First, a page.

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About The Magnolia House

The House That Soul Built

 

The Historic Magnolia House in Greensboro was a popular destination for African American travelers who were not allowed to share the same accommodations as Caucasians, including the same eating and drinking facilities, during segregation in America in the mid-twentieth century. Many African Americans of renown stayed here, including James Brown, Ray Charles, Ruth Brown, Ike and Tina Turner, Joe Tex, Carter G. Woodson, and Jackie Robinson. Also, many families of college students attending such schools as Bennett College and North Carolina A&T State University stayed here as well. The Historic Magnolia House also was a place for wedding celebrations and other formal gatherings and events.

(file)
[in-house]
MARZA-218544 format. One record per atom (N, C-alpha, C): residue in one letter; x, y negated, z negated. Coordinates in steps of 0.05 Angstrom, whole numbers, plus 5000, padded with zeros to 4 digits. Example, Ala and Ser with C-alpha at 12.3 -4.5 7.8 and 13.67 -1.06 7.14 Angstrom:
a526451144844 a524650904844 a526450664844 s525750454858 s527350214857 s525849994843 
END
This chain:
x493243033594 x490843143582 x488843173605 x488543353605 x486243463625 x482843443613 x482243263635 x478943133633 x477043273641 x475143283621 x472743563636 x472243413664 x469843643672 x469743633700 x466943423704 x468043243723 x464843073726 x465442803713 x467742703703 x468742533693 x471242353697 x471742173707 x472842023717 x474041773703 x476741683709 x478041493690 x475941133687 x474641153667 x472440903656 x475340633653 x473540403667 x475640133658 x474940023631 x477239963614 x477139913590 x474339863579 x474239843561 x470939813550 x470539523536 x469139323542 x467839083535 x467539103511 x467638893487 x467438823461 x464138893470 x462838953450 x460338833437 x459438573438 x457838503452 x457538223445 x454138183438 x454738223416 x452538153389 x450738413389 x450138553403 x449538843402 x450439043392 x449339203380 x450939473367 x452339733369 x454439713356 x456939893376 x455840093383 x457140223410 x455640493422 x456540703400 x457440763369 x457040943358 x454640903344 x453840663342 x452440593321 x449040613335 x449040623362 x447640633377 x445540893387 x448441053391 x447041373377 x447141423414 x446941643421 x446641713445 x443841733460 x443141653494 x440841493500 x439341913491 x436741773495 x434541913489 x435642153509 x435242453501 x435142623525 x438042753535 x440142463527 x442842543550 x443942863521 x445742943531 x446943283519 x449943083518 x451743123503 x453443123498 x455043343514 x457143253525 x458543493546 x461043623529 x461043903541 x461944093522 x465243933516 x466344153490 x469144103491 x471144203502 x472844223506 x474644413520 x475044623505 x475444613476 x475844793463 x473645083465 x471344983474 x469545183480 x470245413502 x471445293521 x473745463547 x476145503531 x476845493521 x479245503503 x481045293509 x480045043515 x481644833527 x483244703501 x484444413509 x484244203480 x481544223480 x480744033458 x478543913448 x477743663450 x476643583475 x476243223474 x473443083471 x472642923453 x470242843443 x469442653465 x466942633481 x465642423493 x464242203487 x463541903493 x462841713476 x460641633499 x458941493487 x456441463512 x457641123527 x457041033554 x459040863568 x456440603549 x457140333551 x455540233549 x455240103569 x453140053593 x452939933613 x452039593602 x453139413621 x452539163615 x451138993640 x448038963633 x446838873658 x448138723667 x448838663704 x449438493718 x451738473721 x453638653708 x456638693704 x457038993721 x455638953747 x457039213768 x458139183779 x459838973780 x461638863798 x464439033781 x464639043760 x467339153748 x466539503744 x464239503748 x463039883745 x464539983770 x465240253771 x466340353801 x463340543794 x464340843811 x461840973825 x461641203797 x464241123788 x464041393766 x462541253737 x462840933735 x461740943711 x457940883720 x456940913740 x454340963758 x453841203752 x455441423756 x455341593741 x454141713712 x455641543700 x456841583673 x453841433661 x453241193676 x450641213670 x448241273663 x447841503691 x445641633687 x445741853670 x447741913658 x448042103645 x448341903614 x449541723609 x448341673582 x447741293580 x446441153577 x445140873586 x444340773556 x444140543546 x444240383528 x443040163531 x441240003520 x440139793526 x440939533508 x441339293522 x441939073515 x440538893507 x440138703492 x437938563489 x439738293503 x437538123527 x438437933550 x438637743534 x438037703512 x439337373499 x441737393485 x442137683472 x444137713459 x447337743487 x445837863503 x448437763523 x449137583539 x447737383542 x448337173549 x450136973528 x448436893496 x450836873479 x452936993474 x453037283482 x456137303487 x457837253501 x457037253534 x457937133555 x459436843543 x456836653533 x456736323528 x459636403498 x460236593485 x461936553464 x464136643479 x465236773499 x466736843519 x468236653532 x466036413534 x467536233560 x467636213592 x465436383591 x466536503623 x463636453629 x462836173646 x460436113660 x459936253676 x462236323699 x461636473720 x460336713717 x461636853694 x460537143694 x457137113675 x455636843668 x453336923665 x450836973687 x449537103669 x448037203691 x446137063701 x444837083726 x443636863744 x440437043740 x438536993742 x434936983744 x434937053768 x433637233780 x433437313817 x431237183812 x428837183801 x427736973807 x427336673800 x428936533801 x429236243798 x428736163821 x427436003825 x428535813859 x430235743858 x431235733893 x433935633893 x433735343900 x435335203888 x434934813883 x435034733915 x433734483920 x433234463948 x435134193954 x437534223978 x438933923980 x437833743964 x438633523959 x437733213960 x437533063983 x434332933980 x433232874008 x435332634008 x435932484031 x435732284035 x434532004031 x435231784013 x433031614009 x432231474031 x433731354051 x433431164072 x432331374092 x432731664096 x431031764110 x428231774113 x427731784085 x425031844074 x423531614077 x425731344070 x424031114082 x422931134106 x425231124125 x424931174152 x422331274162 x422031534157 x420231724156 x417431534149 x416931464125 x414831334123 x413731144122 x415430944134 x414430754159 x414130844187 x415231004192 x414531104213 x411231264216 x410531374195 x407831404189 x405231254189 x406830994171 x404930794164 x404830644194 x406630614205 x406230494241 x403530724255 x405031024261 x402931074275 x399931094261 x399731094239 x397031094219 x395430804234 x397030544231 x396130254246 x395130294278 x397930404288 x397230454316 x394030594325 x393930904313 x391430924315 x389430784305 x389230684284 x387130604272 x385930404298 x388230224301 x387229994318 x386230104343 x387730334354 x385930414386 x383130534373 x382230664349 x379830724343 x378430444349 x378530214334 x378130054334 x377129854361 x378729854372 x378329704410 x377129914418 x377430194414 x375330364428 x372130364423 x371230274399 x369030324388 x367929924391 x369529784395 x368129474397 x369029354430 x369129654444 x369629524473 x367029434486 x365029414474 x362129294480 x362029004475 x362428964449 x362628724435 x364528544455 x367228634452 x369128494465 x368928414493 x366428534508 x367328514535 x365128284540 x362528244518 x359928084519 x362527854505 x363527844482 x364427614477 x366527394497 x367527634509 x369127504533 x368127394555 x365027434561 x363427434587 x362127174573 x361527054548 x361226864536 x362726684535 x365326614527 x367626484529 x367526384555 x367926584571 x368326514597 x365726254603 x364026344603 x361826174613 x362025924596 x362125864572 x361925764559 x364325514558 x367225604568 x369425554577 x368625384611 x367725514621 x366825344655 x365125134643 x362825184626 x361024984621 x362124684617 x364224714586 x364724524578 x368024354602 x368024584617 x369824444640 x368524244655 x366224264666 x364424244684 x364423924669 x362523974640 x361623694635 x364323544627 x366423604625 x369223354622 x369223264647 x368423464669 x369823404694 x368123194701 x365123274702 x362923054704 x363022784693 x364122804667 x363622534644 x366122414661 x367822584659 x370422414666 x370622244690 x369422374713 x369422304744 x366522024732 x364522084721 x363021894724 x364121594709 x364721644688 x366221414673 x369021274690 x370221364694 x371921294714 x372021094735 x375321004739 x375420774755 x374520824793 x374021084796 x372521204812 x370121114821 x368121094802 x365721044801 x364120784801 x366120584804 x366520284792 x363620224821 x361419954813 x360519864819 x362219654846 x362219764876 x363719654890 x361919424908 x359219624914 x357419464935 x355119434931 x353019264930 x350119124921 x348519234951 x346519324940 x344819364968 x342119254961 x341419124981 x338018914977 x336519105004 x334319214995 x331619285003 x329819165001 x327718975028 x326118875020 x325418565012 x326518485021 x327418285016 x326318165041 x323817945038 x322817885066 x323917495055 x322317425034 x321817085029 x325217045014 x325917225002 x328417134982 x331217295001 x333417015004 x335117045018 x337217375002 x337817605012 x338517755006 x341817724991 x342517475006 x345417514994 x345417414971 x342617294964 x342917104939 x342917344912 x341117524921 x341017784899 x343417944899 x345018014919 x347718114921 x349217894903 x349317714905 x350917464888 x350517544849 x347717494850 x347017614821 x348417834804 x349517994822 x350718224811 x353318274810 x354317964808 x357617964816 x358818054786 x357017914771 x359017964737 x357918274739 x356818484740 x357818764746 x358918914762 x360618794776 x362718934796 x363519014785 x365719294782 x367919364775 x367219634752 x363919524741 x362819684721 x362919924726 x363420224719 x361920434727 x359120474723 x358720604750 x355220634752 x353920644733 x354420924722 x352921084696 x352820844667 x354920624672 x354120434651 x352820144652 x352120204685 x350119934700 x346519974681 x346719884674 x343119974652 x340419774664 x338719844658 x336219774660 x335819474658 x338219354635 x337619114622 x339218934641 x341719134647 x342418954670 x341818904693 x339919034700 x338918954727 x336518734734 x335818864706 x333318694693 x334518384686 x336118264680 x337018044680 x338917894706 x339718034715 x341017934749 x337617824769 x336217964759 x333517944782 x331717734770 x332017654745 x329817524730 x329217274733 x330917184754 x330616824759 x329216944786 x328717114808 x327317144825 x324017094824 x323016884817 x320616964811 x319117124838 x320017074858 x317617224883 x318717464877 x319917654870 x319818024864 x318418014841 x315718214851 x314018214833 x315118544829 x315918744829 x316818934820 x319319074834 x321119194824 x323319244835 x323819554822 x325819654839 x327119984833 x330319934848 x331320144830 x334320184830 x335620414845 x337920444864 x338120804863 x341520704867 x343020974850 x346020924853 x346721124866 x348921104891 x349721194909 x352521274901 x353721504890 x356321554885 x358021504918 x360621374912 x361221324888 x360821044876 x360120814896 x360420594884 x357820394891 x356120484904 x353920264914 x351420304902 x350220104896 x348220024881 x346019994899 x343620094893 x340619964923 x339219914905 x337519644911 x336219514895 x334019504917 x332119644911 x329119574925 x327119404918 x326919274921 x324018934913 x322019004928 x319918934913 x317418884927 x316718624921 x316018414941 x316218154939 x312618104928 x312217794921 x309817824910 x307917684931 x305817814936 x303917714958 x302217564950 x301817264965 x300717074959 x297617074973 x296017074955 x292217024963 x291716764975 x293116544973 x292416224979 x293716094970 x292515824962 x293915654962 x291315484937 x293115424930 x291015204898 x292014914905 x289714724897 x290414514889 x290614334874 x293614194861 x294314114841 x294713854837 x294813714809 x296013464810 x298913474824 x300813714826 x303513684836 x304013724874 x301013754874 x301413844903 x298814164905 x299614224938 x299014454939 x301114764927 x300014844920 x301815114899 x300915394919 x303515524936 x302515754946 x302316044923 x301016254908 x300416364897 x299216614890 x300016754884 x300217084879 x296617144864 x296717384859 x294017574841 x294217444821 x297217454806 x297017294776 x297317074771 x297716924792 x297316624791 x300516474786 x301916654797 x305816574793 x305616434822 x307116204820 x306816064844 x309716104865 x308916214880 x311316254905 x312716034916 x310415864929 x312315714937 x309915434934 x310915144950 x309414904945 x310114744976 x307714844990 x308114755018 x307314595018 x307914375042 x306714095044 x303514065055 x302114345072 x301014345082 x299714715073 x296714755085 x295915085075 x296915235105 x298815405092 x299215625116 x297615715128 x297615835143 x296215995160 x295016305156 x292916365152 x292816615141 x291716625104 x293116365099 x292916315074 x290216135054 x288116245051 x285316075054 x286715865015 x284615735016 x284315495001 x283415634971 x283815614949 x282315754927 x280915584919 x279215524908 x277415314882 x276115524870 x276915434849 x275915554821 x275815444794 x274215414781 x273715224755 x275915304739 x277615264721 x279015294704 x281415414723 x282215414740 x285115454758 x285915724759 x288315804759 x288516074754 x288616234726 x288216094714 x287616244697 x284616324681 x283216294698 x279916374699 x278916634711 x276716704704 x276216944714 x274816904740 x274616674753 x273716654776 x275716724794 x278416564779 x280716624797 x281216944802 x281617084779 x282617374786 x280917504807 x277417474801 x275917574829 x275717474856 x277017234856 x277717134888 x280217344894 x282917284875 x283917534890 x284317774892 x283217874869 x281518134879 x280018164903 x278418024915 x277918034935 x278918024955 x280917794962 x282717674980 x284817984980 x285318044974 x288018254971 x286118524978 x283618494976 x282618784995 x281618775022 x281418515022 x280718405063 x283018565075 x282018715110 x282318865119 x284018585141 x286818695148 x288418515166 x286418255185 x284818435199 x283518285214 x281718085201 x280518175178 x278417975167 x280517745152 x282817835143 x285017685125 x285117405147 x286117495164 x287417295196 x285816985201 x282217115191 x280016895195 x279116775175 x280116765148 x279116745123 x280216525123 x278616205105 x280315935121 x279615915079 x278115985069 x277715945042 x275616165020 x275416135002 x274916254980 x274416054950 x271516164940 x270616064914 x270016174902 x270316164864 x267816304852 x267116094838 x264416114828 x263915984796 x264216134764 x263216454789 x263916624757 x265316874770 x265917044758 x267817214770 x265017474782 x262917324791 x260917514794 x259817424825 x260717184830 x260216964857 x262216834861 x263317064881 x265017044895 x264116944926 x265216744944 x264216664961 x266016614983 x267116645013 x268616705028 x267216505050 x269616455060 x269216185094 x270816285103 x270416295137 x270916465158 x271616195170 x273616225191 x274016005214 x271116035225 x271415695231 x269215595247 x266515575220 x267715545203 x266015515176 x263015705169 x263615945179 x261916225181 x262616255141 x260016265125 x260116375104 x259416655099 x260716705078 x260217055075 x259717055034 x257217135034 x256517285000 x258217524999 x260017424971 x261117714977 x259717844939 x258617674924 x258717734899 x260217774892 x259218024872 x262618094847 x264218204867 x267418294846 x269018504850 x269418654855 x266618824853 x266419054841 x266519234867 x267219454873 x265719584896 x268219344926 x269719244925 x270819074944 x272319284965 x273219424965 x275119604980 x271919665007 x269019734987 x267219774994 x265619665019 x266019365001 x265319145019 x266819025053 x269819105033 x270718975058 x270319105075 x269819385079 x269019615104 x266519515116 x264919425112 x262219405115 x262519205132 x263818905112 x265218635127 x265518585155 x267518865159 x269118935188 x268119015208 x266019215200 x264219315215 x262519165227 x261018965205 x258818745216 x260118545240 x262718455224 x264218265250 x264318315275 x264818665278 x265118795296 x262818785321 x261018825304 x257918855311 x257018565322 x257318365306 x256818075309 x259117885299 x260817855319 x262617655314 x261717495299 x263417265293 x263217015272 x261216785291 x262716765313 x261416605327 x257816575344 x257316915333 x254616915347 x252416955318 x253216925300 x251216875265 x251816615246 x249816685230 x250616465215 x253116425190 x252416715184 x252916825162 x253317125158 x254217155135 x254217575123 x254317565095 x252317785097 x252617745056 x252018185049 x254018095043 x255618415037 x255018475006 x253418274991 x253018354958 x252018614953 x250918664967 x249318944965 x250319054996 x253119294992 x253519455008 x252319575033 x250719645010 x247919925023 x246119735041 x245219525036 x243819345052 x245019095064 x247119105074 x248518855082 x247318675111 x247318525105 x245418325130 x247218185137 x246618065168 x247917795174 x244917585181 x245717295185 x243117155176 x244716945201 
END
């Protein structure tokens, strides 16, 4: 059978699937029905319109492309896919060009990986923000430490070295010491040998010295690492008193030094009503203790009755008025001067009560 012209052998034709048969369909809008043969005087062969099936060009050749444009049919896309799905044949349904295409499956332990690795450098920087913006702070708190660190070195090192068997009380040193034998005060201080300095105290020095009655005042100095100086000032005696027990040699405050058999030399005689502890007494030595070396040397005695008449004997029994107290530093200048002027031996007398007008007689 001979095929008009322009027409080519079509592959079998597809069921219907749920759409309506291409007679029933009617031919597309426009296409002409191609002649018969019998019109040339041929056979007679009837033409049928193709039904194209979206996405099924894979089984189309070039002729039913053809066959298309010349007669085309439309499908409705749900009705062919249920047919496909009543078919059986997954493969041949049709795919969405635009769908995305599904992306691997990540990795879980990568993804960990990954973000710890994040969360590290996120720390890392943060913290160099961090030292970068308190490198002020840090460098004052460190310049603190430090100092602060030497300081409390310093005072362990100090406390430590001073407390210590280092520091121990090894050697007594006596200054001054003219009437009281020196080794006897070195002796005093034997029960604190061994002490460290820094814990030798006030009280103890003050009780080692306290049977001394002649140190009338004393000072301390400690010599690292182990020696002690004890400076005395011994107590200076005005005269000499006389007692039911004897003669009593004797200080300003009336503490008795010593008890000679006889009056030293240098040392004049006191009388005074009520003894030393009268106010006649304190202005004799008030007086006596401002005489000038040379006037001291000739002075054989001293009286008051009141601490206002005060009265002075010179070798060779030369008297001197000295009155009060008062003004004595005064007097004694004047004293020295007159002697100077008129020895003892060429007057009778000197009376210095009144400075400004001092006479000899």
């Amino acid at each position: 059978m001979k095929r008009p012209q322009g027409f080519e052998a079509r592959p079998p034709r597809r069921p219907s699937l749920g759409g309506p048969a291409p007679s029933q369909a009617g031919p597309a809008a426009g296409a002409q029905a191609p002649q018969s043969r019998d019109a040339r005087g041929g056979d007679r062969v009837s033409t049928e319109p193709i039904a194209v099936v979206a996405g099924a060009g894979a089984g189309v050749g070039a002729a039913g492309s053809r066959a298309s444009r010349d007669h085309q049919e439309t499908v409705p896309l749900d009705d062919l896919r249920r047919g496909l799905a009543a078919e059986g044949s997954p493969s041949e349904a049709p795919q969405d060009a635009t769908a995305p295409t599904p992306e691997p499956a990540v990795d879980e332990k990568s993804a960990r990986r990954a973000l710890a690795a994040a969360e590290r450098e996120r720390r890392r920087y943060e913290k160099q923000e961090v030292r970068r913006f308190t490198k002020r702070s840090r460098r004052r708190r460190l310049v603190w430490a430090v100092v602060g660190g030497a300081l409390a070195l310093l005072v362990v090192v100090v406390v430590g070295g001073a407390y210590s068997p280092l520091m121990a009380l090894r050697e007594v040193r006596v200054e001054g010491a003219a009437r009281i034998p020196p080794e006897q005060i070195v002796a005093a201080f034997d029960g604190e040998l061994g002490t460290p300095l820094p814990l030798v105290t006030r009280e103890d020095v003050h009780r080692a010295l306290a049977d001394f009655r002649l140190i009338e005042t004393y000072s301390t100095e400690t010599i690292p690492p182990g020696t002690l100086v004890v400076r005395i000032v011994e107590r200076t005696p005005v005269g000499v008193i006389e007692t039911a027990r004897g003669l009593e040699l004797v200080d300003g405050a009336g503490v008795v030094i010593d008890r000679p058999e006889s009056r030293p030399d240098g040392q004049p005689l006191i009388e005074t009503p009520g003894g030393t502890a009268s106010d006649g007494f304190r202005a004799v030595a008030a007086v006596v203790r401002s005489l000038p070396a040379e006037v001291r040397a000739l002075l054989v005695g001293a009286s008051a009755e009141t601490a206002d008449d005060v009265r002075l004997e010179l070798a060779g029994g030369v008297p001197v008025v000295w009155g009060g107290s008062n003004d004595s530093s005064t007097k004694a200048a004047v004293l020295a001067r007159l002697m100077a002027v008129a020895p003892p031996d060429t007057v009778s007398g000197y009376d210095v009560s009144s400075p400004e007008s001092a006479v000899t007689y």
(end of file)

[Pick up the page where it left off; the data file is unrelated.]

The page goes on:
The Historic Magnolia House (known by its formal name, the Daniel D. Debutts House) is on the National Register of Historic Places and is in the South Greensboro National Register Historic District.

 The Green Book

Guiding African American Travelers

 

The Historic Magnolia House opened in 1949 as one of the only hotels between Atlanta, Georgia, and Richmond, Virginia, that allowed African American travelers to stay overnight due to lodging restrictions under Jim Crow. The house grew in notoriety after appearing in six publications of The Negro Motorist Green Book created by Victor H. Green in 1949. The Green Book served as a travelers’ guide that detailed businesses that were safe for Black patrons. View the following video, courtesy of Vox Media, for details on how the Green Book impacted travel and safety throughout the United States.

Visitors To The Magnolia House

 

Between the years of 1955 and 1961, the Green Book listed The Historic Magnolia House, as one of five hotels consistently safe for Black travelers in Greensboro, North Carolina. During that time, patrons knew The Magnolia House by a few different names, including the “Magnolia Hotel” and “Magnolia Traveler’s Motel.” In 2015, the New York Public Library digitized copies of the Green Book for public use, making them accessible to view in our digital library. We have included copies of the 1955-1959, 1960, and 1961 editions of the Green Book.